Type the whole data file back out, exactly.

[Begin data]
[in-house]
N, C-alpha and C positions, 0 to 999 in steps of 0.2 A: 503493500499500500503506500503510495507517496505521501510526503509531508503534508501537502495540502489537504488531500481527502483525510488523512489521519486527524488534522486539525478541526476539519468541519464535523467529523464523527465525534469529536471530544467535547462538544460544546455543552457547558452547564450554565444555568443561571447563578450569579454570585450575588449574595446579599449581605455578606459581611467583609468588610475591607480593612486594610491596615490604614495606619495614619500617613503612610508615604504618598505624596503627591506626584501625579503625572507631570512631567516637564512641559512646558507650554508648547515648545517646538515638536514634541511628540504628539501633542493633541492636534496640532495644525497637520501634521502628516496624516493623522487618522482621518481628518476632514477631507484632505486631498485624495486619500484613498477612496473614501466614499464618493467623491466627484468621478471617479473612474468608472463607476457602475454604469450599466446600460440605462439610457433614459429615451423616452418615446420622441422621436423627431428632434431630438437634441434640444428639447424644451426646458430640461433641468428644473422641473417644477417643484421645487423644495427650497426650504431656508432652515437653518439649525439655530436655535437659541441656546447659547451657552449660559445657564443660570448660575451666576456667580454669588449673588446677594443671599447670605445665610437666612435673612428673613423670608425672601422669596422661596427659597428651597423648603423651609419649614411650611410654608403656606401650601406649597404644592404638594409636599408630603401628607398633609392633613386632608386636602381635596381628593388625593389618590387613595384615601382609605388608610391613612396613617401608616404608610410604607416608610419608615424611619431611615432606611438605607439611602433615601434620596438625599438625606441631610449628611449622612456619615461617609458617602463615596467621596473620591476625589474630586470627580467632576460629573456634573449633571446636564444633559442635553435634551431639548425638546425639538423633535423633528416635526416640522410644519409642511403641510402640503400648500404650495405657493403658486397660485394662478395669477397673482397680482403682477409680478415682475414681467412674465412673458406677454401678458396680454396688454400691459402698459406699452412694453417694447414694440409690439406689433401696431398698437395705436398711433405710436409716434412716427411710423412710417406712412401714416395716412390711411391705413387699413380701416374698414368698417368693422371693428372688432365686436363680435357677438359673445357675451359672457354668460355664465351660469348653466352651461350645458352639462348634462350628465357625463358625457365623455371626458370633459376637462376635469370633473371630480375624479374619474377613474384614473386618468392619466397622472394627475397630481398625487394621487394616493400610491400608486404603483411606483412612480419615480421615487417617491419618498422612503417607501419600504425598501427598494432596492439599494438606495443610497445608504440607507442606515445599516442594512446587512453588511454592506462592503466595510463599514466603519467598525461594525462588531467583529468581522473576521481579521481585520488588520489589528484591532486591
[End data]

[in-house]
N, C-alpha and C positions, 0 to 999 in steps of 0.2 A: 503493500499500500503506500503510495507517496505521501510526503509531508503534508501537502495540502489537504488531500481527502483525510488523512489521519486527524488534522486539525478541526476539519468541519464535523467529523464523527465525534469529536471530544467535547462538544460544546455543552457547558452547564450554565444555568443561571447563578450569579454570585450575588449574595446579599449581605455578606459581611467583609468588610475591607480593612486594610491596615490604614495606619495614619500617613503612610508615604504618598505624596503627591506626584501625579503625572507631570512631567516637564512641559512646558507650554508648547515648545517646538515638536514634541511628540504628539501633542493633541492636534496640532495644525497637520501634521502628516496624516493623522487618522482621518481628518476632514477631507484632505486631498485624495486619500484613498477612496473614501466614499464618493467623491466627484468621478471617479473612474468608472463607476457602475454604469450599466446600460440605462439610457433614459429615451423616452418615446420622441422621436423627431428632434431630438437634441434640444428639447424644451426646458430640461433641468428644473422641473417644477417643484421645487423644495427650497426650504431656508432652515437653518439649525439655530436655535437659541441656546447659547451657552449660559445657564443660570448660575451666576456667580454669588449673588446677594443671599447670605445665610437666612435673612428673613423670608425672601422669596422661596427659597428651597423648603423651609419649614411650611410654608403656606401650601406649597404644592404638594409636599408630603401628607398633609392633613386632608386636602381635596381628593388625593389618590387613595384615601382609605388608610391613612396613617401608616404608610410604607416608610419608615424611619431611615432606611438605607439611602433615601434620596438625599438625606441631610449628611449622612456619615461617609458617602463615596467621596473620591476625589474630586470627580467632576460629573456634573449633571446636564444633559442635553435634551431639548425638546425639538423633535423633528416635526416640522410644519409642511403641510402640503400648500404650495405657493403658486397660485394662478395669477397673482397680482403682477409680478415682475414681467412674465412673458406677454401678458396680454396688454400691459402698459406699452412694453417694447414694440409690439406689433401696431398698437395705436398711433405710436409716434412716427411710423412710417406712412401714416395716412390711411391705413387699413380701416374698414368698417368693422371693428372688432365686436363680435357677438359673445357675451359672457354668460355664465351660469348653466352651461350645458352639462348634462350628465357625463358625457365623455371626458370633459376637462376635469370633473371630480375624479374619474377613474384614473386618468392619466397622472394627475397630481398625487394621487394616493400610491400608486404603483411606483412612480419615480421615487417617491419618498422612503417607501419600504425598501427598494432596492439599494438606495443610497445608504440607507442606515445599516442594512446587512453588511454592506462592503466595510463599514466603519467598525461594525462588531467583529468581522473576521481579521481585520488588520489589528484591532486591